The director cast her in the scene-stealing role of Megan — imagine a feral, female Guy Fieri — and it was her flashpoint.
Her wonderfully weird performance, complete with sexual hijinks and an explosive bout of diarrhea —“It’s coming out of me like lava!” — stole the show out from under other, better-known stars like Kristen Wiig — and earned her an Oscar nomination.
Next up for the dynamic duo was The Heat, an odd couple, buddy cop movie set in Boston co-starring Sandra Bullock.
McCarthy plays a tough-talking street cop who forms an unlikely alliance with the uptight Sandra Bullock to bring down a murderous drug dealer.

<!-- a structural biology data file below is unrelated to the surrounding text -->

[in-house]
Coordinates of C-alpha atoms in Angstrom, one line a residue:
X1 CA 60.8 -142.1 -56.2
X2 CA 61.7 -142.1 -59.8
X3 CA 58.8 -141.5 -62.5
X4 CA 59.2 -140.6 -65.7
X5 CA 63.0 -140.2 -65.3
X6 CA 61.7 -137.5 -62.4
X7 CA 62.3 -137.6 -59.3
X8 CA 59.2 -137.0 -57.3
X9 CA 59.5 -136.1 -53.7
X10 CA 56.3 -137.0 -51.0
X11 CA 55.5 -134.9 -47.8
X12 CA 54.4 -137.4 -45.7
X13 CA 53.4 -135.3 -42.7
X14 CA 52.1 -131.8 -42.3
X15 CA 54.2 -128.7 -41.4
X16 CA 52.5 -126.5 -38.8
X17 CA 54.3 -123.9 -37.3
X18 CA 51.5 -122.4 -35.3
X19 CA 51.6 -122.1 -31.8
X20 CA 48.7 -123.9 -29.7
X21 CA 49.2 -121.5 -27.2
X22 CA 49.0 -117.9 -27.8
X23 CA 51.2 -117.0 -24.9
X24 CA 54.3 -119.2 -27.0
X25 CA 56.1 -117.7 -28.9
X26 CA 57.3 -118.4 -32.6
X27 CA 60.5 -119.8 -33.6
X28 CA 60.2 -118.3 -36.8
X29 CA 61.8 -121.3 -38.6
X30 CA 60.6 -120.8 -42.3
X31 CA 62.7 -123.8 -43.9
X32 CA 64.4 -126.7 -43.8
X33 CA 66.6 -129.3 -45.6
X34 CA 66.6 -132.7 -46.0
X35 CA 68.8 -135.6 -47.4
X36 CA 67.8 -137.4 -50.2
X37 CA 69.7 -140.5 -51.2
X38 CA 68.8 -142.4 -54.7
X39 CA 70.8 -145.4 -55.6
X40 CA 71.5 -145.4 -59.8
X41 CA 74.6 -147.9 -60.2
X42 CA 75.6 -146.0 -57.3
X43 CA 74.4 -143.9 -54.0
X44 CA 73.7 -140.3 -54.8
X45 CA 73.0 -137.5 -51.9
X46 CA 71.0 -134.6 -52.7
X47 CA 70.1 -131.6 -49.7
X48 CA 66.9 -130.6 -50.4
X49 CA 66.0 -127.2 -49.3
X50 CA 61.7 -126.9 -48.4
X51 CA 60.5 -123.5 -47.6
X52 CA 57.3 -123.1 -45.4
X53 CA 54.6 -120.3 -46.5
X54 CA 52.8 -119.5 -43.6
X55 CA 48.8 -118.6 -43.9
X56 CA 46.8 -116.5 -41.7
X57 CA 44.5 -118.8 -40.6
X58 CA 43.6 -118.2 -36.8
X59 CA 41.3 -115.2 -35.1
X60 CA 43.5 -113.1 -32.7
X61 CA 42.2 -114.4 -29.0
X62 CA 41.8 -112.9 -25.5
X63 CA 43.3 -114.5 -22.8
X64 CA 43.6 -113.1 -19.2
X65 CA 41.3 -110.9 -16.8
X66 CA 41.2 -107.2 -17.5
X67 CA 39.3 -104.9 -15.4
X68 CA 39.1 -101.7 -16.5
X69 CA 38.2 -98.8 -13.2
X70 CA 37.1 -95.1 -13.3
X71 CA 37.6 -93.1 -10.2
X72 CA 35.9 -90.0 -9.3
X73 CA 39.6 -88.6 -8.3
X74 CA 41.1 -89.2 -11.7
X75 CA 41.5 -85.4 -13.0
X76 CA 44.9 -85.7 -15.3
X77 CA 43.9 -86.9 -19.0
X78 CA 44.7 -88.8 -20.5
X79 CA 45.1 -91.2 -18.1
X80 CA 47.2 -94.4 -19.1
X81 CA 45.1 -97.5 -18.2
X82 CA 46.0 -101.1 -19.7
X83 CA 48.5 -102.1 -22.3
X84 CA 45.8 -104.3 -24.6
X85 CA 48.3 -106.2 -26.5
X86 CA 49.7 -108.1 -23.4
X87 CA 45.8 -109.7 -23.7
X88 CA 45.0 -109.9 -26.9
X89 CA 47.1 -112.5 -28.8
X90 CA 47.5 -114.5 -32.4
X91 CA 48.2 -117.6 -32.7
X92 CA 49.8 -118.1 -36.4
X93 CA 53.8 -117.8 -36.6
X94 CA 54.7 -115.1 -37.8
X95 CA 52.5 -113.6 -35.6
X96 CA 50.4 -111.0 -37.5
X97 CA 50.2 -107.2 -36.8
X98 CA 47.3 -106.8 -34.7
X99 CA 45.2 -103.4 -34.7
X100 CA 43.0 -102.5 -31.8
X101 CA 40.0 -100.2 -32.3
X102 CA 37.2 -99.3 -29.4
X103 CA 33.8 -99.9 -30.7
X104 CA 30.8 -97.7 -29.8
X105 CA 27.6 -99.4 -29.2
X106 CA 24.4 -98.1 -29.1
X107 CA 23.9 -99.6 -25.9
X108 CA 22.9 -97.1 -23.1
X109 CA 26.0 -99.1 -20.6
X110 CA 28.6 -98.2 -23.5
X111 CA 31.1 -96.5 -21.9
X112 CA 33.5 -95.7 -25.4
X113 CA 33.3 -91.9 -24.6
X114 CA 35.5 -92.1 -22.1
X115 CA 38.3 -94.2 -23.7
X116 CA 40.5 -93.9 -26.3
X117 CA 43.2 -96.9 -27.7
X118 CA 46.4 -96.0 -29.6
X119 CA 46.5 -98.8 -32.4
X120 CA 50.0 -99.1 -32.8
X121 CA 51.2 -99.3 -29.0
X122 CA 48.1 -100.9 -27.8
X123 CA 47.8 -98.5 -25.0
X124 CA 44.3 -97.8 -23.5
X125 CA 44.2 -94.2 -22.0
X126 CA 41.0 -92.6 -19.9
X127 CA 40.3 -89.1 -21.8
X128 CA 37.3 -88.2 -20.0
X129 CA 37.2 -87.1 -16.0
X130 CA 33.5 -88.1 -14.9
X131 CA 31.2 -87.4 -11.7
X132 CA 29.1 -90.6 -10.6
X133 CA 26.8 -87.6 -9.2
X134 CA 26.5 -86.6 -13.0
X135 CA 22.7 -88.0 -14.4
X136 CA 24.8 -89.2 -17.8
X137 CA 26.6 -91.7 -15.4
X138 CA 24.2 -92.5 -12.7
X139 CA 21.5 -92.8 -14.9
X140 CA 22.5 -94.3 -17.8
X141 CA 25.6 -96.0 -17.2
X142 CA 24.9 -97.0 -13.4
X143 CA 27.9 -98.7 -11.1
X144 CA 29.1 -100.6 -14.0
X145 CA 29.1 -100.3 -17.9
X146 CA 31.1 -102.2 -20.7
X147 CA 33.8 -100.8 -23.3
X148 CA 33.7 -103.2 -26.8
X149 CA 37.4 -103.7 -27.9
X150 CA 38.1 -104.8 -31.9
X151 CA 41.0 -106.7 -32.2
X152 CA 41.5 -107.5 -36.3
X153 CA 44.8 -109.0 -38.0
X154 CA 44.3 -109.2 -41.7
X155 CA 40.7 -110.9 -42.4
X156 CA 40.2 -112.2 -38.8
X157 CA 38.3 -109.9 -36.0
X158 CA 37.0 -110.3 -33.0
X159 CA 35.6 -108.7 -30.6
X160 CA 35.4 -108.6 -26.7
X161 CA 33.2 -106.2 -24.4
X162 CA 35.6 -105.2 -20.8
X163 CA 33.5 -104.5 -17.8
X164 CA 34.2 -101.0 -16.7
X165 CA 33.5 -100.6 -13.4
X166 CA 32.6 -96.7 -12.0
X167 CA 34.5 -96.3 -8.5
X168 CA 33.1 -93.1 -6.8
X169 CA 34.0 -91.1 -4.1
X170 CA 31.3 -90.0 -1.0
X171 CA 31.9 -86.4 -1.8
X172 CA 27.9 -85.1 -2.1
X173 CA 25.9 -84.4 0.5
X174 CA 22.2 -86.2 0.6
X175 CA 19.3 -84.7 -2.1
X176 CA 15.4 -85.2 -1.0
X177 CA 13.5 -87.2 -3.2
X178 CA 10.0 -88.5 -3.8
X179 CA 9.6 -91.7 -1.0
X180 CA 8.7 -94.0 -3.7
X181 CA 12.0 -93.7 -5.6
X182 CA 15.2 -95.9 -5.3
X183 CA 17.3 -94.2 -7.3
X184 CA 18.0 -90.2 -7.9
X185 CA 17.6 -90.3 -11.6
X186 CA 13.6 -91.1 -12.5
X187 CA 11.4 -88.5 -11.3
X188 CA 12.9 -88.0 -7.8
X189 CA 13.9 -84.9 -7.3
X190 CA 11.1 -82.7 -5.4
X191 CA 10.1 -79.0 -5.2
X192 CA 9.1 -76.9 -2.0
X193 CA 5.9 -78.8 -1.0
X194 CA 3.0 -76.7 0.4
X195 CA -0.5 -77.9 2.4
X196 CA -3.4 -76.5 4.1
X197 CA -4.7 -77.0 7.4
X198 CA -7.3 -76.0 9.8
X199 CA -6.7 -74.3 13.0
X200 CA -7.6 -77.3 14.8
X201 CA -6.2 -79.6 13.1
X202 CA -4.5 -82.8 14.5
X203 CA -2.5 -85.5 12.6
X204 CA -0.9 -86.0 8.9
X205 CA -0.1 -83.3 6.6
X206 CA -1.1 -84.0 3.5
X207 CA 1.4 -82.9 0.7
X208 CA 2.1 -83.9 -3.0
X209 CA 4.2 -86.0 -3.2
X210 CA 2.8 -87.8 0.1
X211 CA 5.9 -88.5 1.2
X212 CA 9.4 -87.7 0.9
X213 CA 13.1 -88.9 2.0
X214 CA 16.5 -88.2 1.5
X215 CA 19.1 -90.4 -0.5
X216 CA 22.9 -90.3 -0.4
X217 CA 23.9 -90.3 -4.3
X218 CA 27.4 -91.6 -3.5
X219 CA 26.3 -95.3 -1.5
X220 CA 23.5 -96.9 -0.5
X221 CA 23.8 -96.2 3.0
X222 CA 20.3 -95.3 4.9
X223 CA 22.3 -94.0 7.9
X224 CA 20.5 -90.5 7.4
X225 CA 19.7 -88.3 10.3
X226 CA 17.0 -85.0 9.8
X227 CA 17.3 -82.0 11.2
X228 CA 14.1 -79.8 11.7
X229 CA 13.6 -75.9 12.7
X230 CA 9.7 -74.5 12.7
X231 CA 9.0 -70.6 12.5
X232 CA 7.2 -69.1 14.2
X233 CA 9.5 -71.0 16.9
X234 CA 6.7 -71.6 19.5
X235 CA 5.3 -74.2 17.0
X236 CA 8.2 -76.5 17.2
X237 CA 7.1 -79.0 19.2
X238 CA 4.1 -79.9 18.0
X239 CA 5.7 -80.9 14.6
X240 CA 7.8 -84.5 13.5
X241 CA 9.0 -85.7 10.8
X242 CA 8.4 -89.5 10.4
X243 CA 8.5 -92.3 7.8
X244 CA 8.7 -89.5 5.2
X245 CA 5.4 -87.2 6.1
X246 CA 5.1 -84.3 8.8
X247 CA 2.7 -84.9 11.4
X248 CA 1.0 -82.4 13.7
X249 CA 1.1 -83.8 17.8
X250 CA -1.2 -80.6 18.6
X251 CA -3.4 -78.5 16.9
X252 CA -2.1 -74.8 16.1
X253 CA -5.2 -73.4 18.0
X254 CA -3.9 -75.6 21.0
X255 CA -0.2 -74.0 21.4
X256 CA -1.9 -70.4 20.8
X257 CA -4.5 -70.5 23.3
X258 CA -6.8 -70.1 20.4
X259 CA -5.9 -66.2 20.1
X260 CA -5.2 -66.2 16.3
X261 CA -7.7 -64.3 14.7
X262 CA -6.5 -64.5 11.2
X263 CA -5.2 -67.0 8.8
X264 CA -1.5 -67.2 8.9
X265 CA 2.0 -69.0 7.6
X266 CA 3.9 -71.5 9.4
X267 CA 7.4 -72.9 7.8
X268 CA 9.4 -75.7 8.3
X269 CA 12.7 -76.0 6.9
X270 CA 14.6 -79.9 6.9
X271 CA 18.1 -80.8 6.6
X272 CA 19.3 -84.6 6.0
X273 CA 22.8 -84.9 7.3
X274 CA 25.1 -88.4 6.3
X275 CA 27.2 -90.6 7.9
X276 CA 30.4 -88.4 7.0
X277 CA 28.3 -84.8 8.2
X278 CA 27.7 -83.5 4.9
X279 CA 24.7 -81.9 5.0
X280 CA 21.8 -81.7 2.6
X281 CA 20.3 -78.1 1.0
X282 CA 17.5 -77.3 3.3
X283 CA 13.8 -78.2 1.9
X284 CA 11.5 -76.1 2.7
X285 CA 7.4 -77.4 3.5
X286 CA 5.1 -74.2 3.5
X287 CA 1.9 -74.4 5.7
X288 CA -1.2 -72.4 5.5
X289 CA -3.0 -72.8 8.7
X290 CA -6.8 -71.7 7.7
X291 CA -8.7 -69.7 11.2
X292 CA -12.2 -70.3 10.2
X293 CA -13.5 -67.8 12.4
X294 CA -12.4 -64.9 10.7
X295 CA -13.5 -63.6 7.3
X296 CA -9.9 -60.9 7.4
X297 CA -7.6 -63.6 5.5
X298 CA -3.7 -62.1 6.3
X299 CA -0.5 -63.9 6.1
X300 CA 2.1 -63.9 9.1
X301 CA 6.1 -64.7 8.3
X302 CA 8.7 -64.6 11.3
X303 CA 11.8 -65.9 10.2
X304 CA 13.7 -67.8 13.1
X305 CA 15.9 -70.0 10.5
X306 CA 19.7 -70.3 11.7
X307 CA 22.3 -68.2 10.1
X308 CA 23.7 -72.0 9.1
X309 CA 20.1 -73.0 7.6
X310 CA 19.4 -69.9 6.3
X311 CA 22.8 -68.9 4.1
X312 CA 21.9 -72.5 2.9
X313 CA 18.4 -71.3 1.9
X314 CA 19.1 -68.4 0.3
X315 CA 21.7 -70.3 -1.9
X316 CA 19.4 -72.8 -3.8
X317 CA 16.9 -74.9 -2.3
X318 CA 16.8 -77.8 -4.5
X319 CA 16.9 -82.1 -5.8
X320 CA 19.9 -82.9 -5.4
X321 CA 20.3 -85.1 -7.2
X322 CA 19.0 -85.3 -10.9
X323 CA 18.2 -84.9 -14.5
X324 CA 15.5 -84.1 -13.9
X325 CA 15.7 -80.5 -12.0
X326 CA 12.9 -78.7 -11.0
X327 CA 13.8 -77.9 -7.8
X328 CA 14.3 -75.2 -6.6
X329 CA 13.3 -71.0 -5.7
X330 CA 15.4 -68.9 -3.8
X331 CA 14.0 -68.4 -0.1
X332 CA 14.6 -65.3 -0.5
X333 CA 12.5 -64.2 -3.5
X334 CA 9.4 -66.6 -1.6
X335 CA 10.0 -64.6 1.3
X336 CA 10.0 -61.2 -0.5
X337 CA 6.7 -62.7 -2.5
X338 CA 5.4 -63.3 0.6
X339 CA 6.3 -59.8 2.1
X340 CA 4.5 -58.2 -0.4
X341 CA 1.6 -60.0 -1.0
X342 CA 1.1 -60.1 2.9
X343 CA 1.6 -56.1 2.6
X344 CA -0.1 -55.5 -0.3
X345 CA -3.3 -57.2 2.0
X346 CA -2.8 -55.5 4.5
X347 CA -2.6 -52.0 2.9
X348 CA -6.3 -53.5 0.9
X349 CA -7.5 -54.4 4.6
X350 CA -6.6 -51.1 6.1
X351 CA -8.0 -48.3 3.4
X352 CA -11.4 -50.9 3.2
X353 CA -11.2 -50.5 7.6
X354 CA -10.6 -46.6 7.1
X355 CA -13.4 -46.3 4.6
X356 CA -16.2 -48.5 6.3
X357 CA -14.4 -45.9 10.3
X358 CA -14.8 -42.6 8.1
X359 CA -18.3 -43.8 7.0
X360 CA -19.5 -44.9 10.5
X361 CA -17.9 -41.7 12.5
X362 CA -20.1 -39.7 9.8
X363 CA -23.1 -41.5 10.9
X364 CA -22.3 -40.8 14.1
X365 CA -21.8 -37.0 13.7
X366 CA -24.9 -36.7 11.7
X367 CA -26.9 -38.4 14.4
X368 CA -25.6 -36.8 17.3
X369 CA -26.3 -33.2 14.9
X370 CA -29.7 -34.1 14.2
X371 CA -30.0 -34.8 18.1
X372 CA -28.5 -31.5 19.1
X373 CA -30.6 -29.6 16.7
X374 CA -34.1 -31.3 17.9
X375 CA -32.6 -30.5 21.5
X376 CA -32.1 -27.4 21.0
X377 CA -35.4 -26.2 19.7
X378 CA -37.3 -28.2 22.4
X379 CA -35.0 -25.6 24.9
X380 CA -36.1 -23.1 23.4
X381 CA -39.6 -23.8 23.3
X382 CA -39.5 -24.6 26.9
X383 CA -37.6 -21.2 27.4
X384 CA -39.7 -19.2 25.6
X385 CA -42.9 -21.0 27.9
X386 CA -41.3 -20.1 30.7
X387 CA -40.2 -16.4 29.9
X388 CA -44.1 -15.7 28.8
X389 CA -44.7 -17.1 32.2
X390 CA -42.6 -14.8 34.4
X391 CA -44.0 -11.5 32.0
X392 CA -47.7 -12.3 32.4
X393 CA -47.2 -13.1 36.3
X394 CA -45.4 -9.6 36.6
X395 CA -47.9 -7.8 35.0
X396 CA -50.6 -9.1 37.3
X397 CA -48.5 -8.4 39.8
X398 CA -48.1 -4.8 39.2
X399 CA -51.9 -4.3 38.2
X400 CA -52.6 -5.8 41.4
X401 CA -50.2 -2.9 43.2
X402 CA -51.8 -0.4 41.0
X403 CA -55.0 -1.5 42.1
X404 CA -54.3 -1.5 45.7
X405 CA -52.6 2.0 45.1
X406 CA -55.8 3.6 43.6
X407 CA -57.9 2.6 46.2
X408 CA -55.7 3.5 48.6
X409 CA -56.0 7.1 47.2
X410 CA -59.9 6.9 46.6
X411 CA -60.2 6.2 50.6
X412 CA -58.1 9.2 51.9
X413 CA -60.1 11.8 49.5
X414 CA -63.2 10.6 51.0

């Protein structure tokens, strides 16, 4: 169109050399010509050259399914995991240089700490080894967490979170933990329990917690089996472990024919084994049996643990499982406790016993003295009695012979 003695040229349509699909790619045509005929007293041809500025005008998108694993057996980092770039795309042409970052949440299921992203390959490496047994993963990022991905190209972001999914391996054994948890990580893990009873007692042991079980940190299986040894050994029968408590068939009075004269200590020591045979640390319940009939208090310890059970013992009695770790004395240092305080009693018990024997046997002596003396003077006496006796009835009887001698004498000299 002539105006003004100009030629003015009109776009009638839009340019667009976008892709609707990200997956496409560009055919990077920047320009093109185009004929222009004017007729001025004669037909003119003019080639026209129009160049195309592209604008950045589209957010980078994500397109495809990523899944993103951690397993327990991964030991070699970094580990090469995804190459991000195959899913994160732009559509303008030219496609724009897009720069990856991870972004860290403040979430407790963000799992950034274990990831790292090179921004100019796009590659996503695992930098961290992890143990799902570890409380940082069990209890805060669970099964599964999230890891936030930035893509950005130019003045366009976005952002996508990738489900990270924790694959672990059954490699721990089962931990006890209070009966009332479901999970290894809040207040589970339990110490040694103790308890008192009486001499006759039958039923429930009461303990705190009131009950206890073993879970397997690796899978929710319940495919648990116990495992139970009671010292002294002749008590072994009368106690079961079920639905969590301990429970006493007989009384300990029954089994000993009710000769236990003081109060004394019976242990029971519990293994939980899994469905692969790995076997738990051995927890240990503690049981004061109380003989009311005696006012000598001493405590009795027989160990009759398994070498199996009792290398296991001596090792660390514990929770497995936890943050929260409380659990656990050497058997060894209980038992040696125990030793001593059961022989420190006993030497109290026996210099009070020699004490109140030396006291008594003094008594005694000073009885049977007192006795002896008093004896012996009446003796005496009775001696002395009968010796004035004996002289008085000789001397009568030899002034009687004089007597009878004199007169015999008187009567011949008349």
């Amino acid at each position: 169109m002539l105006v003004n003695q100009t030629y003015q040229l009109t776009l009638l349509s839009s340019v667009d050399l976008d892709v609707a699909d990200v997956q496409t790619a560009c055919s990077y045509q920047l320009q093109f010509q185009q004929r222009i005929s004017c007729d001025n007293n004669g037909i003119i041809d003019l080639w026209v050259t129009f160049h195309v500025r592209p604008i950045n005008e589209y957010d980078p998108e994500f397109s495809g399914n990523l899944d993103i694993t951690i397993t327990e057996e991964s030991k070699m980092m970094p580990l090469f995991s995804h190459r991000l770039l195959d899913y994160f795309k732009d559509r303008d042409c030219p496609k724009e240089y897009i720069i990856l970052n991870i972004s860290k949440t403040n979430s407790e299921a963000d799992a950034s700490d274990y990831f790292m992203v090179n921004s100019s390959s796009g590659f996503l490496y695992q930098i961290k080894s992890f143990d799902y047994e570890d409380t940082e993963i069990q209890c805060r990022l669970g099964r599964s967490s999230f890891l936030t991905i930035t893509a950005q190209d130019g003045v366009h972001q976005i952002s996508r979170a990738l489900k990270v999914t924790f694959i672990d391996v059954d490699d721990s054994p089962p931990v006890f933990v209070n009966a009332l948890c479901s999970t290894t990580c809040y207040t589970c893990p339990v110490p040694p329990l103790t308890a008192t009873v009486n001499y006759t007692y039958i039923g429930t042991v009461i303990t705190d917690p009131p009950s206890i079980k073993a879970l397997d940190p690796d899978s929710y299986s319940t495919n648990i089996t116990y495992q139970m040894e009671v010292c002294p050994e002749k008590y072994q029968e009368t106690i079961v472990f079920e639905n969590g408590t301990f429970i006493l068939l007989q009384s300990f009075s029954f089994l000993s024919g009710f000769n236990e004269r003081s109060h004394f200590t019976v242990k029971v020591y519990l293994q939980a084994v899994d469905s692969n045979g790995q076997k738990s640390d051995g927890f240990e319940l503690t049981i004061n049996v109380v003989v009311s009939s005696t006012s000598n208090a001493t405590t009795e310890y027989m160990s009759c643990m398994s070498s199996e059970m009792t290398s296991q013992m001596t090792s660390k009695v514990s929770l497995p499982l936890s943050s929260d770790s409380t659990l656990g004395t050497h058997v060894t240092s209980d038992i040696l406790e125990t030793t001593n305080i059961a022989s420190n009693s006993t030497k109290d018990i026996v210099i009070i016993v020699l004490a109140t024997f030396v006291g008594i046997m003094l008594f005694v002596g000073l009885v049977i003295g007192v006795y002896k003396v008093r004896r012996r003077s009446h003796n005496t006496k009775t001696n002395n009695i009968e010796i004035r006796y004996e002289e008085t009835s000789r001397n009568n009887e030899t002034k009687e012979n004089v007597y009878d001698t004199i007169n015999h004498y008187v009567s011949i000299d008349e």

The role riffed on McCarthy’s signature character, the aggressive but damaged comedic persona. “I’ve played a lot of characters who are very vocal, very aggressive,” she told me in 2014.
“For the women I’ve played there is a reason why they are so ballsy and it is nice when you see the crack in the veneer and you realize, ‘It’s part of their insecurity. They stay loud so nobody yells at them.’”
Feig knows when to let McCarthy off the leash — there are some wild slapstick scenes here — but he also knows when to pull her back and let the script do the work.
This week McCarthy headlines Feig’s all-female Ghostbusters reboot alongside Bridesmaids co-star Kristen Wiig.
Will that be their final collaboration? Don’t count on it.
Feig is reportedly writing a Spy sequel as we speak.
“She’s so good,” he says, “and we just really have the same sense of humour.”